Early last month, on December 4, 2017, President Trump signed proclamations reducing the scope of two national monuments designated by his predecessors in the state of Utah, Bears Ears (designated by former President Obama as he prepared to leave office) and Grand Staircase-Escalante (designated by President Clinton in 1996).
My Pacific Legal Foundation colleague Jonathan Wood recently demonstrated, in an op ed published in the Washington Post, that the President has full legal power to take the action he took, and could even go further, to the point of rescinding previously designated monuments. Wood points out that seven previous presidents have reduced monuments. He then points to recent scholarship debunking the argument that presidential power under the Antiquities Act is a one way ratchet.
Despite this, the response to President Trump’s reductions of Bears Ears and Grand Staircase from environmental groups and for-profit outdoor equipment sellers has been predictable, not only in that they object to the reduction of these monuments, but in their reliance on a very weak legal argument: that presidents lack the legal authority under the Antiquities Act of 1906 to reduce a previously designated monument. Here is how the lawyers at NRDC and Earthjustice put it:
“President Trump’s action is contrary to the Antiquities Act, which authorizes Presidents to create national monuments, but not to abolish them in whole or in part. Only Congress—not the President—has the power to revoke or modify a national monument. President Trump’s proclamation purporting to dismantle Bears Ears National Monument exceeded his authority and is unlawful.”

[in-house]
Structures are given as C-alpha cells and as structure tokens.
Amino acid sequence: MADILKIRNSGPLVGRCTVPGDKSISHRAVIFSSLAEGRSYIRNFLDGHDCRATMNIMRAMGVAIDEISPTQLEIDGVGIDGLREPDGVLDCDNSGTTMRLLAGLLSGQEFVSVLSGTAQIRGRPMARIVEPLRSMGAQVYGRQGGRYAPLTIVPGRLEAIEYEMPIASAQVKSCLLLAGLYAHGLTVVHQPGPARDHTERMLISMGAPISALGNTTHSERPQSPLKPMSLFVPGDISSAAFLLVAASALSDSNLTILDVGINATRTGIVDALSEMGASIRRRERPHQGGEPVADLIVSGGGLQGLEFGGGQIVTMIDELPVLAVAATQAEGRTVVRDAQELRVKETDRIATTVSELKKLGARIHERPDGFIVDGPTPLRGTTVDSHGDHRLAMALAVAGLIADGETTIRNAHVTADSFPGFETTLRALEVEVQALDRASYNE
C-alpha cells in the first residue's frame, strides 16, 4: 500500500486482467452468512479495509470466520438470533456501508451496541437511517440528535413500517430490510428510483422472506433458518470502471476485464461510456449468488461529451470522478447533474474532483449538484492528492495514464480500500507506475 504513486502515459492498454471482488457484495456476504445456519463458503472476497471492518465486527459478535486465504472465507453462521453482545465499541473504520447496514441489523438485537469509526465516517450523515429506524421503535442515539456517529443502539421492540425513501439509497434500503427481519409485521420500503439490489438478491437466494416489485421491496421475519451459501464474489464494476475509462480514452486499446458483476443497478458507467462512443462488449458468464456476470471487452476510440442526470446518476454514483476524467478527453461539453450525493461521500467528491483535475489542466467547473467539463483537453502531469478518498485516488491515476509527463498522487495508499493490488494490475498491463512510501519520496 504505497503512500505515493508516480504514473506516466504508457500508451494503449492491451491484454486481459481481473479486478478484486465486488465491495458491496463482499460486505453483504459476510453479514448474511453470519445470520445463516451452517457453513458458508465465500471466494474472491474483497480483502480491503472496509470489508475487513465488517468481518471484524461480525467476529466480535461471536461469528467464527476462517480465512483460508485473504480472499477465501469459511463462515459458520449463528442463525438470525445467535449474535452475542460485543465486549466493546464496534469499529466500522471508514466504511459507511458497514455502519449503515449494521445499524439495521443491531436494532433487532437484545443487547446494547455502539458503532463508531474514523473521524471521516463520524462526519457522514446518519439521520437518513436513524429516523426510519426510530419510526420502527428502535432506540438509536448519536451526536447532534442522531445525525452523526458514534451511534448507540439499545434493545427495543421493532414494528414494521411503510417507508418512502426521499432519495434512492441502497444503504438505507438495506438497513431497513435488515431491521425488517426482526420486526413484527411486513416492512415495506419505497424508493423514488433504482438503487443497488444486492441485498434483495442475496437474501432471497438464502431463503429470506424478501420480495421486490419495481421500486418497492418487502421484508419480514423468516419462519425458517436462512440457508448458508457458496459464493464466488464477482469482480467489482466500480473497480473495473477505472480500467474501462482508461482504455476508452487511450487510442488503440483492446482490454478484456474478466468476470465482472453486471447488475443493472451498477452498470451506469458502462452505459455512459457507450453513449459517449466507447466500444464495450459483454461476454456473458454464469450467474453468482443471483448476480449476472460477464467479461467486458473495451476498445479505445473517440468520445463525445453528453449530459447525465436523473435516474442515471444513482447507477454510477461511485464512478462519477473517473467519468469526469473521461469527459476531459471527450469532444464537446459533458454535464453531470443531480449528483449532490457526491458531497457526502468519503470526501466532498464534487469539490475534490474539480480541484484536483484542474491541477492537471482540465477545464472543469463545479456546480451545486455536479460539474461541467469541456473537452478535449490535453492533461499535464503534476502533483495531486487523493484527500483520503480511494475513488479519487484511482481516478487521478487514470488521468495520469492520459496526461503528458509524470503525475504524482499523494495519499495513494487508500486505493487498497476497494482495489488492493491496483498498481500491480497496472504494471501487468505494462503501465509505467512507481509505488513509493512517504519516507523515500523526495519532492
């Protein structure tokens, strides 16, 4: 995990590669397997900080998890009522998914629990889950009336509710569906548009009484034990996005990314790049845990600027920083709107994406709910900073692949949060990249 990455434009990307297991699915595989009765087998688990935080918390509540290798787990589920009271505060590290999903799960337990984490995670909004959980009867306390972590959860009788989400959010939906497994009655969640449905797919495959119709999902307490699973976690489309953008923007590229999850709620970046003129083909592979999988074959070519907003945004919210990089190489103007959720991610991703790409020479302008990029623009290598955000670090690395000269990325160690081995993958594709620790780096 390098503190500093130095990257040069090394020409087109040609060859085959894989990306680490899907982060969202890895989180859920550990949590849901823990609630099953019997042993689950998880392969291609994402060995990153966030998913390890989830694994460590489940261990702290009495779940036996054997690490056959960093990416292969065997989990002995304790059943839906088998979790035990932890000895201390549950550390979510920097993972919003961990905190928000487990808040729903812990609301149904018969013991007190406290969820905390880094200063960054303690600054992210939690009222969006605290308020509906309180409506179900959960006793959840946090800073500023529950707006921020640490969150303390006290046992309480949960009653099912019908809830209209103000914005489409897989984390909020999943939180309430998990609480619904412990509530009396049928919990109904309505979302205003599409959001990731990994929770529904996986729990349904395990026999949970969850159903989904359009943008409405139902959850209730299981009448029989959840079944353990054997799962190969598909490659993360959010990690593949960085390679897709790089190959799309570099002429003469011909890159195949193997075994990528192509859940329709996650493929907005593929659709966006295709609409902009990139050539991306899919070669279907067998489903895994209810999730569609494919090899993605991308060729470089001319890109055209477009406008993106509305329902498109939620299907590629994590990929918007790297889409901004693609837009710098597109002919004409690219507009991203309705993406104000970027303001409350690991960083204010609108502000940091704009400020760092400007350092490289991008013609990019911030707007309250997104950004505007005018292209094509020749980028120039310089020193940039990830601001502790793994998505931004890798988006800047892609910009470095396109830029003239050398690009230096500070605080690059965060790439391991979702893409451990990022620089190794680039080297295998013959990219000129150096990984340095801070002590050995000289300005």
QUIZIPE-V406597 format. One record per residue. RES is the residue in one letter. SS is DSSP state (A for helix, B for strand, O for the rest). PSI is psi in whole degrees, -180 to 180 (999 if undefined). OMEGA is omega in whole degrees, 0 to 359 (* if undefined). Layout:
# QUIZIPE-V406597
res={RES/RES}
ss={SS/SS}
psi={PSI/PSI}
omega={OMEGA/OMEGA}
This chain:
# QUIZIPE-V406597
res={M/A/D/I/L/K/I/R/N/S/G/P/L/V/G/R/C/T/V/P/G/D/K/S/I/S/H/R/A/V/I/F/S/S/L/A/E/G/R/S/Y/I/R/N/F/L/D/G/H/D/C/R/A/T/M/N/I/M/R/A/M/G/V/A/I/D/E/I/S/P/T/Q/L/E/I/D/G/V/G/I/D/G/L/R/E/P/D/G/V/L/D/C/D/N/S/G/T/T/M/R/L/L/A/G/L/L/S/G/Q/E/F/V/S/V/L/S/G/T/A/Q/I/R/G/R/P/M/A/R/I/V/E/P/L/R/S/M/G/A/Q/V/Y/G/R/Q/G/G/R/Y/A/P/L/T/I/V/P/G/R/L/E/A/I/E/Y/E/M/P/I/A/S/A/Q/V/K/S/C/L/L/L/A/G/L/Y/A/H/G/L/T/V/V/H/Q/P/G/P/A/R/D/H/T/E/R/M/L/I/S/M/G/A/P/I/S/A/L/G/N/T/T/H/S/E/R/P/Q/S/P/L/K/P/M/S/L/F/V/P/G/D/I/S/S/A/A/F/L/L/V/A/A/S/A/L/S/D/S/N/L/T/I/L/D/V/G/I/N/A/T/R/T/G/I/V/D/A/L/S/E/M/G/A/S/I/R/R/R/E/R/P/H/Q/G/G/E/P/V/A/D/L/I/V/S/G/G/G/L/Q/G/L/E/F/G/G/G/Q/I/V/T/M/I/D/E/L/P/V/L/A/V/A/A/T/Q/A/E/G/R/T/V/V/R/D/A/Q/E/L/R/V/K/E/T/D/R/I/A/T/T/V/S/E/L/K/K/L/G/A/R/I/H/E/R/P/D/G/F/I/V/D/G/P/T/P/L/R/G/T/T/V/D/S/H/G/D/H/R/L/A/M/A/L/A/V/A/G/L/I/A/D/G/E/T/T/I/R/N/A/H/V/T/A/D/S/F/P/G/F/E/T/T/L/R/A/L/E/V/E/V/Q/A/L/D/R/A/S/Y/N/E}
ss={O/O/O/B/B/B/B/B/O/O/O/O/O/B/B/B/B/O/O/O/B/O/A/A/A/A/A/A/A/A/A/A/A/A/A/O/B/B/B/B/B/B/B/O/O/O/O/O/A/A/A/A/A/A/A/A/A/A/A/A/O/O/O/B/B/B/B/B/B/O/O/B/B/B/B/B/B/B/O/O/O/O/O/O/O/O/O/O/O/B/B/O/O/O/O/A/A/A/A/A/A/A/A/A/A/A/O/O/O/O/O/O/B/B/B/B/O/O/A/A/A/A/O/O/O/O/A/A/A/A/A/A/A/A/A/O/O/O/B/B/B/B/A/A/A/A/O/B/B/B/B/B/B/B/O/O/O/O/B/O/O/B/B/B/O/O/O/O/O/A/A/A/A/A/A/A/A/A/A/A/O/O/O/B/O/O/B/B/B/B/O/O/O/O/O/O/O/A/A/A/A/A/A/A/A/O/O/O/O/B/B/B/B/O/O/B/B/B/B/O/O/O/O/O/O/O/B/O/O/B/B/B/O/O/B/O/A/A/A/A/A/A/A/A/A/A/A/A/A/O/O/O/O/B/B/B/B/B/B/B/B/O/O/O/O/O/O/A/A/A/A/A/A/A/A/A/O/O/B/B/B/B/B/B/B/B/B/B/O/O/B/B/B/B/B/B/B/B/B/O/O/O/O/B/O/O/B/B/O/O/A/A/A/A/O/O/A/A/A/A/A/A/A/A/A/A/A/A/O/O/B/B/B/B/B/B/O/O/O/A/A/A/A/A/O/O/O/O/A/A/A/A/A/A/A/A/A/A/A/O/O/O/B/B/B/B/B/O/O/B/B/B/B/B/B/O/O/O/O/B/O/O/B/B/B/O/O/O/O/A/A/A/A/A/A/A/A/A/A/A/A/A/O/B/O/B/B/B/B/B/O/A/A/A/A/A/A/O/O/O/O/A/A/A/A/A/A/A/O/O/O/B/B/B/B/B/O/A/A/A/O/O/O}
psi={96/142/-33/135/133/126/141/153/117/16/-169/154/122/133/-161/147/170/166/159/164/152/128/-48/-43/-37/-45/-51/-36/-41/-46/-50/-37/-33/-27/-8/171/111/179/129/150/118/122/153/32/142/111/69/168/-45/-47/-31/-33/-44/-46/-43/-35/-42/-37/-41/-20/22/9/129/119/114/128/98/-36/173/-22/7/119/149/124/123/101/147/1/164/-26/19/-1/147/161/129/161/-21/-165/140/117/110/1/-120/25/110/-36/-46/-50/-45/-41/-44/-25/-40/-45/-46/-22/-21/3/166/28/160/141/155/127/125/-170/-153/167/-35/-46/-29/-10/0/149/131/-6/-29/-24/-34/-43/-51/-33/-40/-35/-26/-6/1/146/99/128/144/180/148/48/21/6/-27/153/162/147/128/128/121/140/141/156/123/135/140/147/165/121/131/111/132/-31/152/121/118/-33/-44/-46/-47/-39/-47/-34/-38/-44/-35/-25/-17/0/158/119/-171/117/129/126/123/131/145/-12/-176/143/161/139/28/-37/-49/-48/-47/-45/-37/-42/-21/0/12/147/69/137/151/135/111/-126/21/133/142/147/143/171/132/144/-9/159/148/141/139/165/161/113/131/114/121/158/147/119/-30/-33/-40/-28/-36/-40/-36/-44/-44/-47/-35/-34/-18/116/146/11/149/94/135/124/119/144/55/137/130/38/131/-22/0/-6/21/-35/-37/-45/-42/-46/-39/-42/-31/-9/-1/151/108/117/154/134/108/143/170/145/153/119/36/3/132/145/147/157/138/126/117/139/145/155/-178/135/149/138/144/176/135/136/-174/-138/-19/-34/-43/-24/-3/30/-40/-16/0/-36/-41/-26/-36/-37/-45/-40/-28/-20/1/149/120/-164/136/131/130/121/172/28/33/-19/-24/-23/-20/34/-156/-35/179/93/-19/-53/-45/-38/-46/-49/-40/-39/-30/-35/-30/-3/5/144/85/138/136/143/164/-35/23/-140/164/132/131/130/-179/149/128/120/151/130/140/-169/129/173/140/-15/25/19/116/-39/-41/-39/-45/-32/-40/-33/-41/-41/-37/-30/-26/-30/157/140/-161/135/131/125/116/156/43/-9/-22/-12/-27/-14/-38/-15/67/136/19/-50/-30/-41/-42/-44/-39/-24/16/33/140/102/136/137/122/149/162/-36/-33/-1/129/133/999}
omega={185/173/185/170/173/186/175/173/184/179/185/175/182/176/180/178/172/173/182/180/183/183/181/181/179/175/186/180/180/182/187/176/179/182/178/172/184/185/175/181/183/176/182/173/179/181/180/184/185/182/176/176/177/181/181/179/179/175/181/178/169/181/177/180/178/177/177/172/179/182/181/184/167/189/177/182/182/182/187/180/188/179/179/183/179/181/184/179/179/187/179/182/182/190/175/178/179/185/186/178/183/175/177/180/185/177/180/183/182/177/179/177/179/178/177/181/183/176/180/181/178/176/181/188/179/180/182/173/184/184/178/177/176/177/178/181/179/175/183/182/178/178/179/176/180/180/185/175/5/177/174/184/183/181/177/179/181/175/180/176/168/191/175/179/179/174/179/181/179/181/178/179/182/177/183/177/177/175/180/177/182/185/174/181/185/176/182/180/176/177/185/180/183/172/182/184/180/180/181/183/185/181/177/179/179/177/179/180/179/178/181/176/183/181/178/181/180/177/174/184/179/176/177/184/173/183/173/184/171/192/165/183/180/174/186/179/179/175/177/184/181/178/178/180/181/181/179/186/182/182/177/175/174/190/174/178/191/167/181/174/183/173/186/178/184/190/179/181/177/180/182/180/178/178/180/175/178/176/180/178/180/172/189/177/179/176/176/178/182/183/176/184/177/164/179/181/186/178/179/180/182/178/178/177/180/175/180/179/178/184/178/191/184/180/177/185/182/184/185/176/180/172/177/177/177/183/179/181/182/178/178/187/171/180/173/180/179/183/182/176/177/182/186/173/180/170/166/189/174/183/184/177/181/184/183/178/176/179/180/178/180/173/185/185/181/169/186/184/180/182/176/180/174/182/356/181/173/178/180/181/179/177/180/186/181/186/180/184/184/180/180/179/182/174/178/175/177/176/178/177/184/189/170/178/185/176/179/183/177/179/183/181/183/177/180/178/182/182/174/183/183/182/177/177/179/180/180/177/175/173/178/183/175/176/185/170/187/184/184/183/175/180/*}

But Wood’s Washington Post piece also demolishes this argument, with a sound constitutional policy rejoinder:
“There is a reason we allow presidents to undo the actions of their predecessors. A president who could unilaterally set policy forever would have far too much power and be free of political checks and balances.”
That is to say, who on the left really agrees with the proposition that any executive action taken by President Trump is forever irrevocable by his successors? If he cannot bind his successors in a matter in which Congress has left the president with discretion, than neither can he be bound by his predecessors.